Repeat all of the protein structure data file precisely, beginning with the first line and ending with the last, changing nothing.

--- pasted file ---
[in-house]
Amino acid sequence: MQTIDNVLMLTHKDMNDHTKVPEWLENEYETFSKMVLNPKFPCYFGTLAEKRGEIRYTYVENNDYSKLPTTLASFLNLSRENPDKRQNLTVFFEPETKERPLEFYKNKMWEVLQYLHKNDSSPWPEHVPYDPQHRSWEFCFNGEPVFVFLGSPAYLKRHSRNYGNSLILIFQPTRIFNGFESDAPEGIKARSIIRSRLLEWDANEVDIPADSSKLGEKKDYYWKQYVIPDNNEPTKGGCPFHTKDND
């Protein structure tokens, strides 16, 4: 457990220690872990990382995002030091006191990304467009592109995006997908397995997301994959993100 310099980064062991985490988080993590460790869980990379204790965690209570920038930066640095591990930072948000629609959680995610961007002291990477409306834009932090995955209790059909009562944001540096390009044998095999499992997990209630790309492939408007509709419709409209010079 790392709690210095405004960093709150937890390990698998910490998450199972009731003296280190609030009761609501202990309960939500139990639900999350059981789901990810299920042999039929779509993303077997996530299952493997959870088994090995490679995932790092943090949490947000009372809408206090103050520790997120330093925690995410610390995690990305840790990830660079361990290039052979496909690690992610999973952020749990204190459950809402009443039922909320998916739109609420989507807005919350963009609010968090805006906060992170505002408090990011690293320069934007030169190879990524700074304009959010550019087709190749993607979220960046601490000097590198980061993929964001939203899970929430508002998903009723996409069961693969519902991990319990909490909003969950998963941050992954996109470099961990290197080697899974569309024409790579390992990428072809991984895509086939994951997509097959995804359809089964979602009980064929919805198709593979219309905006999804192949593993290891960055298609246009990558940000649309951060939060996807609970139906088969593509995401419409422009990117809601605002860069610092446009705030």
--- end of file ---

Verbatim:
[in-house]
Amino acid sequence: MQTIDNVLMLTHKDMNDHTKVPEWLENEYETFSKMVLNPKFPCYFGTLAEKRGEIRYTYVENNDYSKLPTTLASFLNLSRENPDKRQNLTVFFEPETKERPLEFYKNKMWEVLQYLHKNDSSPWPEHVPYDPQHRSWEFCFNGEPVFVFLGSPAYLKRHSRNYGNSLILIFQPTRIFNGFESDAPEGIKARSIIRSRLLEWDANEVDIPADSSKLGEKKDYYWKQYVIPDNNEPTKGGCPFHTKDND
């Protein structure tokens, strides 16, 4: 457990220690872990990382995002030091006191990304467009592109995006997908397995997301994959993100 310099980064062991985490988080993590460790869980990379204790965690209570920038930066640095591990930072948000629609959680995610961007002291990477409306834009932090995955209790059909009562944001540096390009044998095999499992997990209630790309492939408007509709419709409209010079 790392709690210095405004960093709150937890390990698998910490998450199972009731003296280190609030009761609501202990309960939500139990639900999350059981789901990810299920042999039929779509993303077997996530299952493997959870088994090995490679995932790092943090949490947000009372809408206090103050520790997120330093925690995410610390995690990305840790990830660079361990290039052979496909690690992610999973952020749990204190459950809402009443039922909320998916739109609420989507807005919350963009609010968090805006906060992170505002408090990011690293320069934007030169190879990524700074304009959010550019087709190749993607979220960046601490000097590198980061993929964001939203899970929430508002998903009723996409069961693969519902991990319990909490909003969950998963941050992954996109470099961990290197080697899974569309024409790579390992990428072809991984895509086939994951997509097959995804359809089964979602009980064929919805198709593979219309905006999804192949593993290891960055298609246009990558940000649309951060939060996807609970139906088969593509995401419409422009990117809601605002860069610092446009705030």